"It wasn’t long after anthropologists and ethnographers arrived on the scene in the late ’80s and early ’90s that they realized they’d hit proverbial pay dirt in the Achuar as a truly rare subject of study. Here was a tribe whose intense isolation from the rest of the world helped preserve a pristine cultural identity, language and belief system. One of the tribal practices that immediately caught the attention of scientists, and became the reason the Achuar were introduced in academic journals as “The Dream People of The Amazon,” was their unique daily morning ritual of “wayusa” or “dream sharing,” which has continued into the present.
Each day the Achuar rise somewhere between 3 and 4 a.m., gathering in family units around a communal fire. There they consume a special wayús tea, guzzling three or four gourds’ worth of the warm liquid and then promptly vomiting it up. This is done as a kind of purge intended to cleanse a person of any negative energy. It also provides focus for the critical interpretation phase of the ritual, which comes as they take turns telling each other what they remember of their dreams. The Achuar believe that dreams contain fragments of important messages from spirit elders or the powerful spirit of the rainforest known as the “Arutam” that sometimes manifests as a panther or boa.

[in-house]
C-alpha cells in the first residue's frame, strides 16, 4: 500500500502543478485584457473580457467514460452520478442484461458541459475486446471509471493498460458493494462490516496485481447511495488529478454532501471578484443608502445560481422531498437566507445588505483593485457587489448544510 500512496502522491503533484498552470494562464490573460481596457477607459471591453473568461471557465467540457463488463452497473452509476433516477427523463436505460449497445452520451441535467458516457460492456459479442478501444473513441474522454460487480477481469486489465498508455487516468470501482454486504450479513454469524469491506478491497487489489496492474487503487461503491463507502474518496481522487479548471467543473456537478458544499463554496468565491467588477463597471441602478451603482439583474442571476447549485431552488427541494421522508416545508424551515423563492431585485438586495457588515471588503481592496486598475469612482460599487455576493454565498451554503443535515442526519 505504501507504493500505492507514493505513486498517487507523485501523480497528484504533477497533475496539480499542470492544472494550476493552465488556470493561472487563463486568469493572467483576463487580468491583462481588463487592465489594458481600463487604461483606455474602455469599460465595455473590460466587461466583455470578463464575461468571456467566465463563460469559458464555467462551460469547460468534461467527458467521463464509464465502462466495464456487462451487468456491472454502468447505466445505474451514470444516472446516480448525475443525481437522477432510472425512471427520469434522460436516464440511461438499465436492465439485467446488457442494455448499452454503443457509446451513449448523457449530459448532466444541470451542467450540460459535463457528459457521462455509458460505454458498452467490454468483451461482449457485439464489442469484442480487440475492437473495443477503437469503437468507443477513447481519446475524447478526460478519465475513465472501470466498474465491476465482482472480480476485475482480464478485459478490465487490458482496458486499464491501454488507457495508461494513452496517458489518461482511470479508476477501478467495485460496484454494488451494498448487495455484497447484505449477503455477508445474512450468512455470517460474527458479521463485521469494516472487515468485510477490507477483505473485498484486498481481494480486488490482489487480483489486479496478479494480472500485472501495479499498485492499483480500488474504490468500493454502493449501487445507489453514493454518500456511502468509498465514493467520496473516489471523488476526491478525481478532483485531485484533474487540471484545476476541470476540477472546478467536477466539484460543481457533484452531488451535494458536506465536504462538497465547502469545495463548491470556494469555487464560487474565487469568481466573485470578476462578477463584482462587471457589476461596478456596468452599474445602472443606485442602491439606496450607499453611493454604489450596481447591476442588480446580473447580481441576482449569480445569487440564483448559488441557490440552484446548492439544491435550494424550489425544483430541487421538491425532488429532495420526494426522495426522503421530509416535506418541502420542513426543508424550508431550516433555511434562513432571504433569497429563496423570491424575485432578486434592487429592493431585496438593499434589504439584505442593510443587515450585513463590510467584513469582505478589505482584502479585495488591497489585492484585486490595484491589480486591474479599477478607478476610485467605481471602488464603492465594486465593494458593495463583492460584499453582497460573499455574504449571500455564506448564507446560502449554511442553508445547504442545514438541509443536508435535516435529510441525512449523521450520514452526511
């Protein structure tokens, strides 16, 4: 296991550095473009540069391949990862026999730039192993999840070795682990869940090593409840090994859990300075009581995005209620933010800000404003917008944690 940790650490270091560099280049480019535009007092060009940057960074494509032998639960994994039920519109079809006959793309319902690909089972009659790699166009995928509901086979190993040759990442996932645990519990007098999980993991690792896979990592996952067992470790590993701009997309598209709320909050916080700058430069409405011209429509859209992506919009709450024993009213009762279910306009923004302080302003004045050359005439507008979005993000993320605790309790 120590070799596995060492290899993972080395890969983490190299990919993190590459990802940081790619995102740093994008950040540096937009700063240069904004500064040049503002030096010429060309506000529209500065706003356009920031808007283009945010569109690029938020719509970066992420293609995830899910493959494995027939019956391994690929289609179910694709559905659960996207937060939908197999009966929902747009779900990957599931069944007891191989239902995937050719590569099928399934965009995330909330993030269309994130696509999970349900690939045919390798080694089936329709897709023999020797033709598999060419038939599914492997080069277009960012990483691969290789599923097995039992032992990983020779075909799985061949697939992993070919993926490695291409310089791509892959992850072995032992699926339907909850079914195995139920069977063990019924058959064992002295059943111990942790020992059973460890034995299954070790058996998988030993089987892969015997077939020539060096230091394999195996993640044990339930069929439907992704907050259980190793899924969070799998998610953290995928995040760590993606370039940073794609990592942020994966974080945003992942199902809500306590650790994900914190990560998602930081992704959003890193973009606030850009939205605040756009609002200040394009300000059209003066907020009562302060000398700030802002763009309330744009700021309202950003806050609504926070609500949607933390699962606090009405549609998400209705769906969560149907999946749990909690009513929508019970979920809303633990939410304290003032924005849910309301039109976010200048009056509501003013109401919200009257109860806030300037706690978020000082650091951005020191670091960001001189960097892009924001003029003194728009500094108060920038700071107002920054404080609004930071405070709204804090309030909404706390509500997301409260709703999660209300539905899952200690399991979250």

On a nightly basis during dreaming, and also during visions, the soul departs the body and enters a multiverse where anything is possible and anything can be learned.
“This is a serious social responsibility because they have a belief that no person gets all the information,” says Marilyn Schlitz, Ph.D, a social anthropologist who has studied the Achuar, including their dream practices, over two decades. “Typically the elder person in the household acts as interpreter, piecing together the various parts of the dreams as a way to navigate their daily existence.”
Perhaps the first and most ancient bit of instruction the Achuar received, the one that’s passed from generation to generation, is to respect and live in harmony with nature.
“This is a system of living in right relationship with one’s community, one’s environment and the world,” says David Tucker, a former executive director of the Pachamama Alliance who has spent considerable time with indigenous partners in the Amazon and Andes and has studied earth-based wisdom and practices for over 20 years.
Super interesting stuff!